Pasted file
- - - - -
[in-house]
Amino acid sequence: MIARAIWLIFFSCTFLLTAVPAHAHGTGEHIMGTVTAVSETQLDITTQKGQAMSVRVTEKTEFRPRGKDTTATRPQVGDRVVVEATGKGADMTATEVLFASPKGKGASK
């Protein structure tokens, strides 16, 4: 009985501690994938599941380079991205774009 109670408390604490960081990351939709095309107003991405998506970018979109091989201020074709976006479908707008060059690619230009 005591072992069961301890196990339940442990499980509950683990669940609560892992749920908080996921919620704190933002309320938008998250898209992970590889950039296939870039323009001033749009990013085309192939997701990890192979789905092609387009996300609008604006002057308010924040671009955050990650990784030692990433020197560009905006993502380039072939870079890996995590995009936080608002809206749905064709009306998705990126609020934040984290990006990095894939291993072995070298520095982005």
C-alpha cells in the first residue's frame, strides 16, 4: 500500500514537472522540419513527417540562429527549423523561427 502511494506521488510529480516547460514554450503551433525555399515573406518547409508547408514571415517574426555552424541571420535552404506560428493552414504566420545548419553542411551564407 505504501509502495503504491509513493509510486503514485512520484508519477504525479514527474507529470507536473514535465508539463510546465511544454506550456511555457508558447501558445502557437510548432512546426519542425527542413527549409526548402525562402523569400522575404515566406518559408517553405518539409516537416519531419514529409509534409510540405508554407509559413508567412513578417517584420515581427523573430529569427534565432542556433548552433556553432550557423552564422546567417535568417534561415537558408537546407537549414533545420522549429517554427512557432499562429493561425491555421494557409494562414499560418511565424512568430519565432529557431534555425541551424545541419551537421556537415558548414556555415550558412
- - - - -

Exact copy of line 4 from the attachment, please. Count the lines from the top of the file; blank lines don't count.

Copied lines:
C-alpha cells in the first residue's frame, strides 16, 4: 500500500514537472522540419513527417540562429527549423523561427 502511494506521488510529480516547460514554450503551433525555399515573406518547409508547408514571415517574426555552424541571420535552404506560428493552414504566420545548419553542411551564407 505504501509502495503504491509513493509510486503514485512520484508519477504525479514527474507529470507536473514535465508539463510546465511544454506550456511555457508558447501558445502557437510548432512546426519542425527542413527549409526548402525562402523569400522575404515566406518559408517553405518539409516537416519531419514529409509534409510540405508554407509559413508567412513578417517584420515581427523573430529569427534565432542556433548552433556553432550557423552564422546567417535568417534561415537558408537546407537549414533545420522549429517554427512557432499562429493561425491555421494557409494562414499560418511565424512568430519565432529557431534555425541551424545541419551537421556537415558548414556555415550558412